Resilient #MedEd #Leaders: Using a Co-leadership Dyad Model to Increase the Density of Connections (Part 2)

By Felix Ankel (@felixankel) and Jeanette Augustson (@JenAugustson)

This is the second of four posts in the #meded leadership series, all focusing on developing resilient education programs that are able to handle system stress. The four topics include:

  1. Identifying clear values
  2. Maximizing the density of connections (The topic of this post)
  3. Maximizing the ability to bend
  4. Incorporating systematic reflective practice

Co-leadership models have existed since Republican Rome. For 400 years, the Roman leadership model was a dyad consisting of a patrician (noble) and a plebian (commoner). Physician/administrator dyad leadership teams date back to 1908, when Will Mayo, MD, and Harry Harwick recognized that joint leadership is more effective than single leadership in integrative healthcare delivery.

Productive dyads allow for continuous reflection, better decisions, and more effective problem solving. Cognitive biases sometimes become prejudices that push others away, decreasing potential connection and collaborative opportunity. Effective dyads help mitigate the co-leaders’ cognitive biases, especially anchoring and confirmation biases. Dyads also help the co-leaders calibrate each other’s emotional state when faced with conflict-prone situations. This results in an approach that moves the mind-set up the Senn Delaney “mood elevator” from judgment and defensiveness to creativity and resourcefulness. This new mind-set allows for more efficient trust network development.

Ultimately, effective dyads perfect a system of reflection-in-action that allows for continuous adaptive learning.

Our dyad experience, which follows, show how leadership dyads can increase the density of connections within systems and serve as a foundation in building resilient educational systems.Working Together

Jen’s Experience: Diversity of Thought and Skills

A couple of years ago, I had my first experience working in a dyad leadership model. Initially, it was an opportunity to lead through a partnership in which each of us brought different skills and strengths to the task. Some of my strengths included planning, communication, and implementation. My partner had a wealth of expertise in the programs we were leading, as well as strengths in strategy and vision development. Together, we complimented each other with our diversity of thought, skills, and experience.

As our partnership evolved, I saw our leadership become much more than two people with complimentary skill sets working together on common goals. First, I found that I was approaching challenges and opportunities in a more thoughtful, elevated manner. Through dialogue with my dyad partner—benefiting from his experiences and observations as well as my own—I was more confident that my decisions and actions were on point. Second, my own awareness about my leadership style and strengths increased. In certain situations, my partner was leaning on me for strengths I hadn’t recognized before, and I likewise leaned on him.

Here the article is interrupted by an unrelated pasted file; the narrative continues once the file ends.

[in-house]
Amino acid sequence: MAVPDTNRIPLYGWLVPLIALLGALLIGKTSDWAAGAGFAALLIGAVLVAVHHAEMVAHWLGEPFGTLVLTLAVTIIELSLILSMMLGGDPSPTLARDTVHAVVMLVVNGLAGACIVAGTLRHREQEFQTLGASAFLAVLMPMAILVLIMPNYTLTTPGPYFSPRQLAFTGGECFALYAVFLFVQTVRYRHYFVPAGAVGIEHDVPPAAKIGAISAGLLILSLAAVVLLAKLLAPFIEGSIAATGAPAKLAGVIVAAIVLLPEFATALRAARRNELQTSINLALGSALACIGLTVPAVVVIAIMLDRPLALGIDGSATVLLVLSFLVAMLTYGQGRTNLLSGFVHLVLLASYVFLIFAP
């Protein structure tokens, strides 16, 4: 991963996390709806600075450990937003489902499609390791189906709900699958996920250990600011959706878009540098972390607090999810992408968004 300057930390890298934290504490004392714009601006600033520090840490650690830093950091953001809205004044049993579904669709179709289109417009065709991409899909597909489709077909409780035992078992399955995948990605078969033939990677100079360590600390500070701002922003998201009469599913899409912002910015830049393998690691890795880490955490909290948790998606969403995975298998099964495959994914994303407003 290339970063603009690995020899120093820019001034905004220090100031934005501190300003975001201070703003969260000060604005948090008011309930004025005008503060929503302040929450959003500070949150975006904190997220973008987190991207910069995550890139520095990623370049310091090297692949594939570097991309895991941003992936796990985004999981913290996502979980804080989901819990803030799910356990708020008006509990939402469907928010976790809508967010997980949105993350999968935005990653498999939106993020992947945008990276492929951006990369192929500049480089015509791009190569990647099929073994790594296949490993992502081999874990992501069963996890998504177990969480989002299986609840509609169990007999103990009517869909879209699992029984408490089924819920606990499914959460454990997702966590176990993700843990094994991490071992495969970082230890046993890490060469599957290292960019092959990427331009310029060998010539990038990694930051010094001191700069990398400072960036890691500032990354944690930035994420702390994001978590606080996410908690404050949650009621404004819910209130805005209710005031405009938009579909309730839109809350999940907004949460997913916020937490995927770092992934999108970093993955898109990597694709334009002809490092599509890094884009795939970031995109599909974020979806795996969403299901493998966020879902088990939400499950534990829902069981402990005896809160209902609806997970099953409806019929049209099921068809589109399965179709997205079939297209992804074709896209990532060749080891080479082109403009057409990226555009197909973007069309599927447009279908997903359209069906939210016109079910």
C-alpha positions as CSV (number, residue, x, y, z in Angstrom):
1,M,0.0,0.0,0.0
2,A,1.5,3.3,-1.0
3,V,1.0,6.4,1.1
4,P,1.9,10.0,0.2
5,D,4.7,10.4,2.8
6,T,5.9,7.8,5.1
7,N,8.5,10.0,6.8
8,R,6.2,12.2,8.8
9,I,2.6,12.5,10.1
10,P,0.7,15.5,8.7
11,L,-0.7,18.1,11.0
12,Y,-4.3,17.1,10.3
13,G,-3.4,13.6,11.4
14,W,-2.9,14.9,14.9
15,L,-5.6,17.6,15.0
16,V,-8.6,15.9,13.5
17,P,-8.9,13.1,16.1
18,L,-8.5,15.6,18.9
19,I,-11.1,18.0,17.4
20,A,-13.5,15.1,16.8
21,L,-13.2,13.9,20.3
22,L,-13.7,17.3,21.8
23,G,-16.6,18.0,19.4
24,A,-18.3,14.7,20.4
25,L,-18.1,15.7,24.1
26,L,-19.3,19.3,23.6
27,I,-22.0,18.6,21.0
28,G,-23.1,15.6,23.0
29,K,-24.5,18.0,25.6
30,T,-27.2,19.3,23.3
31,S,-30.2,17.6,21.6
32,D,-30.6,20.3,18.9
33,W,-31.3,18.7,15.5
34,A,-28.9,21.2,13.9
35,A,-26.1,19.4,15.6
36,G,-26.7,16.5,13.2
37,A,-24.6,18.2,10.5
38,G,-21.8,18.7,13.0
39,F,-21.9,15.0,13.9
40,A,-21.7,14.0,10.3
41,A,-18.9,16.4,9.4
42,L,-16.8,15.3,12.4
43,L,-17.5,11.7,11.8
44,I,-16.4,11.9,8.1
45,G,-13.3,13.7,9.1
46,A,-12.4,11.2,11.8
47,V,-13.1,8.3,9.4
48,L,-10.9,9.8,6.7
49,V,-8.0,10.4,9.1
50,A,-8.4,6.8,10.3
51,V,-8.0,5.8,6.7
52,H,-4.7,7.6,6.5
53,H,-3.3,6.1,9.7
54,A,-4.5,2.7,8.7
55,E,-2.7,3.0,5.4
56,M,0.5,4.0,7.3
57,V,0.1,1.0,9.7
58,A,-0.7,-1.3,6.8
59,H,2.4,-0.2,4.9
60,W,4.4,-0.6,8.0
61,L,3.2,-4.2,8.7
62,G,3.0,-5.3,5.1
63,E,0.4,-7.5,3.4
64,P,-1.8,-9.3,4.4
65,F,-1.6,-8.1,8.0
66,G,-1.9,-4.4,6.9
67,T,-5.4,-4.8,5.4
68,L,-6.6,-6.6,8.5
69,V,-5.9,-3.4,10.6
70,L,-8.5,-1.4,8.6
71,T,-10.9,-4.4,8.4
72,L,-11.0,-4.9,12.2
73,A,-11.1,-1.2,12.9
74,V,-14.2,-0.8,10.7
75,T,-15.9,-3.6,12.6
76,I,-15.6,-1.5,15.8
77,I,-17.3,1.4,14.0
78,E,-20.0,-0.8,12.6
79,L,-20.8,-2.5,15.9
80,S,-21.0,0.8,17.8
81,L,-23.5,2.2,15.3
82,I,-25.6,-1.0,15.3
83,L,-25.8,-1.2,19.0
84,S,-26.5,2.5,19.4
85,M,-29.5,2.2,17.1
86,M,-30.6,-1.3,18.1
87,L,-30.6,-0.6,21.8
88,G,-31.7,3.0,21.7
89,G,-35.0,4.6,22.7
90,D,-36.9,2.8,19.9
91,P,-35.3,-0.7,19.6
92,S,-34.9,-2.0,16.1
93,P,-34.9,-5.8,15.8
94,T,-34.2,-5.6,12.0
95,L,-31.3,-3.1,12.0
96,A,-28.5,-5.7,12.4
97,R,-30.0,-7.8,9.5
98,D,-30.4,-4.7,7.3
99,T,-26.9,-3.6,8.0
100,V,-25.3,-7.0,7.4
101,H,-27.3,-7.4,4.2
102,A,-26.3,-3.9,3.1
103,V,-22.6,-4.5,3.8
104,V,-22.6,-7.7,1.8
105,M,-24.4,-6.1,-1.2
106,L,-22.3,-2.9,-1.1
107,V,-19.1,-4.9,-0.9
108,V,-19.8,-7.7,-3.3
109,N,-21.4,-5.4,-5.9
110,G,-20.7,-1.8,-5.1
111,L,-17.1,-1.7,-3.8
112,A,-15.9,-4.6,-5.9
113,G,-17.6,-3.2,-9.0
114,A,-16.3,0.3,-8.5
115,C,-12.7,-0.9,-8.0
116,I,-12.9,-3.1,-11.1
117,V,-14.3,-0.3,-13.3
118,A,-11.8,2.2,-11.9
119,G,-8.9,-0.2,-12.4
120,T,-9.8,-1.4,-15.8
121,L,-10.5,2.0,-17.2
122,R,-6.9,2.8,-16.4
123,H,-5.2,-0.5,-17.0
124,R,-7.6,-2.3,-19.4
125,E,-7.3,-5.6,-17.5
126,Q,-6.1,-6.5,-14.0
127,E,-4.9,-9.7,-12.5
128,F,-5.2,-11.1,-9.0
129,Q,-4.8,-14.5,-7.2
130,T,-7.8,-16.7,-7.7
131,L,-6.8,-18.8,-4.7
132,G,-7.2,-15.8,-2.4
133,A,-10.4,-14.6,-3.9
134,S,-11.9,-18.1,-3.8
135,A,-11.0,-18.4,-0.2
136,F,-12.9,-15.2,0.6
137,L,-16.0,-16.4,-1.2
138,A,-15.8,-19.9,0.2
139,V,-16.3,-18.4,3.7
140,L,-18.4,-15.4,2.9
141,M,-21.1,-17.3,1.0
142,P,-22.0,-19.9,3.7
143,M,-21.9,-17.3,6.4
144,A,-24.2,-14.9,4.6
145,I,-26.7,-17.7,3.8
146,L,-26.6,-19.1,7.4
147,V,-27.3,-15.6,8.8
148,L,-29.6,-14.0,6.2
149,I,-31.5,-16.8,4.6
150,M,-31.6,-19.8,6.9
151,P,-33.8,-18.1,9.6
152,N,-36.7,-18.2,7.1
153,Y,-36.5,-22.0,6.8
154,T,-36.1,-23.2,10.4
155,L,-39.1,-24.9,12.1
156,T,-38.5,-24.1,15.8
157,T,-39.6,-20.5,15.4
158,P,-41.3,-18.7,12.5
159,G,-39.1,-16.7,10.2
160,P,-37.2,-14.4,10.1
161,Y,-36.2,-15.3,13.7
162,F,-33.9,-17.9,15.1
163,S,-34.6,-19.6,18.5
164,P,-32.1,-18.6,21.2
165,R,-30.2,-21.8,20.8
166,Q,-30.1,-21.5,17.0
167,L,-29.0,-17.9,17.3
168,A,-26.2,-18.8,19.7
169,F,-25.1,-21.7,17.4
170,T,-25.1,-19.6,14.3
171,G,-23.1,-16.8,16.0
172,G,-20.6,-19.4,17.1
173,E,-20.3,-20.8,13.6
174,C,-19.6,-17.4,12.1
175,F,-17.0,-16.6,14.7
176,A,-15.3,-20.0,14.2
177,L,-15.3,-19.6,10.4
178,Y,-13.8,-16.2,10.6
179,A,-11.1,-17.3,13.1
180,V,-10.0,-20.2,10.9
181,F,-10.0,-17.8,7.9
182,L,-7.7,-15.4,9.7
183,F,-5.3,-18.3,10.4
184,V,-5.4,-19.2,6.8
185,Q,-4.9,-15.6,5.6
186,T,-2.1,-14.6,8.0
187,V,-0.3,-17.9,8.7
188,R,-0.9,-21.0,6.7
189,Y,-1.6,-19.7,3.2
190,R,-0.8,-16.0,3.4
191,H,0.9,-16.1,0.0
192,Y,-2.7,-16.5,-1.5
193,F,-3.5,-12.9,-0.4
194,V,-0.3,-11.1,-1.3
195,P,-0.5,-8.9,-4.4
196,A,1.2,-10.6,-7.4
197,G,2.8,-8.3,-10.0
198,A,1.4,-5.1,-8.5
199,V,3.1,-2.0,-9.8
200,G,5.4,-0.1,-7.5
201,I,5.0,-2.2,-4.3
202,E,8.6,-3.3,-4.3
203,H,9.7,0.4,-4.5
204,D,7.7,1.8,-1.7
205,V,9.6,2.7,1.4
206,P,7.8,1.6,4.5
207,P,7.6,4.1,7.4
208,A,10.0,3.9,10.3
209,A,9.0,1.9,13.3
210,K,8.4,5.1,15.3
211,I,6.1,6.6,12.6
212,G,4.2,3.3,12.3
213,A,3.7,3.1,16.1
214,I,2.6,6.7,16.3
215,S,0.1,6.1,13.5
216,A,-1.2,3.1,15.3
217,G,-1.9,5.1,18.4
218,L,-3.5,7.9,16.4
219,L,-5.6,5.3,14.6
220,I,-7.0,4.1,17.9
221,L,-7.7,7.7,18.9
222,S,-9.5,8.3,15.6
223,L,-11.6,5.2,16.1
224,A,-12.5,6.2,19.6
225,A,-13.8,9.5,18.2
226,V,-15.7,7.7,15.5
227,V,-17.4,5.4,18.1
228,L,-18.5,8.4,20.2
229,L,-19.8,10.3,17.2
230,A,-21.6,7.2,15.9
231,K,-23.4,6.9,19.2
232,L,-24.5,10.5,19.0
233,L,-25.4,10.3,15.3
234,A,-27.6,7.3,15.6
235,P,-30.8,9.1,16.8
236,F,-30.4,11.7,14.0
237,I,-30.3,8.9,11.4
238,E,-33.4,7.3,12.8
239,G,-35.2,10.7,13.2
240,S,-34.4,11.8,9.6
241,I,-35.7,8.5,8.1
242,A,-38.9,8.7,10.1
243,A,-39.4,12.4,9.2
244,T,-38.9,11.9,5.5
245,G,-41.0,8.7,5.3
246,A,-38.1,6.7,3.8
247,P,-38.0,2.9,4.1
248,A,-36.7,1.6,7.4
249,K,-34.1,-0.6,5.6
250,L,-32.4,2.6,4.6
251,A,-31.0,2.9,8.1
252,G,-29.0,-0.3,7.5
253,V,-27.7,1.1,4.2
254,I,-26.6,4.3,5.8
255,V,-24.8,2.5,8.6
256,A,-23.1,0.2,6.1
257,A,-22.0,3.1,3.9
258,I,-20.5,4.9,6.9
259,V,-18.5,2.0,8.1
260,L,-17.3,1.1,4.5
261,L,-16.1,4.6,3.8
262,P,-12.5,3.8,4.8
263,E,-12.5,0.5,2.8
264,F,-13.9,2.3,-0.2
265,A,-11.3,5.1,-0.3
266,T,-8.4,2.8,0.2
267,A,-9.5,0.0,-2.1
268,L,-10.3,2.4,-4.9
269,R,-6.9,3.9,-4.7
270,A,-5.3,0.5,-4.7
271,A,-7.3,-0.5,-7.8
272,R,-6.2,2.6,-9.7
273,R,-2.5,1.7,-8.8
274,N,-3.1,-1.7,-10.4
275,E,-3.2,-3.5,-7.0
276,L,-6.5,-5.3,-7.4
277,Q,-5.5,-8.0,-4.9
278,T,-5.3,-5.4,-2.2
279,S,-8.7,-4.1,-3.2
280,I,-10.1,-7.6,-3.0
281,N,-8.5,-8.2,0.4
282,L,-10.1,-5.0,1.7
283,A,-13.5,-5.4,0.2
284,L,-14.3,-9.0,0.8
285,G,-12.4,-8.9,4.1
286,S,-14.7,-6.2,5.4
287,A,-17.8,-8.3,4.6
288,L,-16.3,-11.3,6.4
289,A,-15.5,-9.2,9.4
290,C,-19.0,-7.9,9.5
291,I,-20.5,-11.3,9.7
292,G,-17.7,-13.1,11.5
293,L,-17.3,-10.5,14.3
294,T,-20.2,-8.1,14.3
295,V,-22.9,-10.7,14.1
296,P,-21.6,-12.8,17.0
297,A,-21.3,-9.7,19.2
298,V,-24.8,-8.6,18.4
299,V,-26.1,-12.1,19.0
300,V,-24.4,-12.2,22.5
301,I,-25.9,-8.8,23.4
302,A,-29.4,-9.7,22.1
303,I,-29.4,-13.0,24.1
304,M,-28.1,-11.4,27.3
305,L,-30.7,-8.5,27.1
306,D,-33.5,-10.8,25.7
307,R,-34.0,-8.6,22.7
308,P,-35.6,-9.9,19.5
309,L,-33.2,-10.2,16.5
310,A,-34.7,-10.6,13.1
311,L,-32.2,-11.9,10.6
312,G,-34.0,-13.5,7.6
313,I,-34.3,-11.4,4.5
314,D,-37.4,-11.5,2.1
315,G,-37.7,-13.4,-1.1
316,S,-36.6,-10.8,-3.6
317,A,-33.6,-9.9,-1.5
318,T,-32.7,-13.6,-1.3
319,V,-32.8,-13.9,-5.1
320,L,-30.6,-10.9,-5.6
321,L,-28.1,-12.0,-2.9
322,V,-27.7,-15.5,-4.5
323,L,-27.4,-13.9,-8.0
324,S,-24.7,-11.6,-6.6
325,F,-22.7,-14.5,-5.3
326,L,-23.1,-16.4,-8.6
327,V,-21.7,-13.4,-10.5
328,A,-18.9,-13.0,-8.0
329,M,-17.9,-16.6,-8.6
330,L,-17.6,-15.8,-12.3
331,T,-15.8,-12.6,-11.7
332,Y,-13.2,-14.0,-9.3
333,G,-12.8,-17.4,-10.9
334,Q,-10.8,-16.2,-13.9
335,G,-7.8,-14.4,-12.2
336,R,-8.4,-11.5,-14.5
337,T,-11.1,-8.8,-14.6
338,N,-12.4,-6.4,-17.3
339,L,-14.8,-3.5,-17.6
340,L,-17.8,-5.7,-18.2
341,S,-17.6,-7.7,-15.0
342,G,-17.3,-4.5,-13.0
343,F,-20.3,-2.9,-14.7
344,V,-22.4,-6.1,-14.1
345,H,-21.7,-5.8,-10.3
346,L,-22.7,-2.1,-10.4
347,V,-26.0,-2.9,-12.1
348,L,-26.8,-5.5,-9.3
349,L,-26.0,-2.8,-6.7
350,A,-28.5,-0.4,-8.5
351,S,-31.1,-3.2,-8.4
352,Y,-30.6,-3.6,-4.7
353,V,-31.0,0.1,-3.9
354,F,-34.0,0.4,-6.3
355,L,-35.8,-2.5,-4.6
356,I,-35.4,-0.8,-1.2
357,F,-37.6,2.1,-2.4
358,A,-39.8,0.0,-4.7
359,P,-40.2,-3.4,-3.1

Finally, our effectiveness in working with others to accomplish our goals increased. We both had professional networks and relationships that we brought to our common efforts. I also believe that as others saw us working in partnership, their trust and support grew, since they recognized that we were applying our combined skills and expertise to a challenge. It is this density of connections that elevated and accelerated support for our efforts.

Felix’s Experience: Fostering Communication and Partnership Building

I came into a dyad leadership structure after decades of being in a typical #meded singular leadership design. My focus had been on developing and fostering expertise that focused on medical knowledge and individual exceptionalism rather than the Institute for Healthcare Improvement’s Triple Aim framework and teaming behavior. In my new environment, I felt confident in my content knowledge and methods of information transfer. I felt less confident in my ability to construct a #meded narrative and communication platform that was understandable to a heterogeneous group of stakeholders, many of whom had only peripheral engagement with #meded.

My dyad partner had a wealth of experience in areas such as planning, finance, human resources, and board relations. Initially, we invested a great deal of time and energy in a “dyad boot camp” that accelerated our on-the-fly learning. Both of us attended all meetings and worked collaboratively on all projects, which allowed us to prepare together, observe together, and reflect together. Soon, we were able to divide up our responsibilities and speak for each other.

The dyad model and upfront immersion allowed me to become a quick study in the cultural norms of an integrated health care system. I learned the new language, leadership, management, and communication styles of a large organization and became more effective. The melding of both of our networks also increased the density of our #meded connections, both within and outside our system, and facilitated rapid partnership building.

Tips for effective leadership dyads: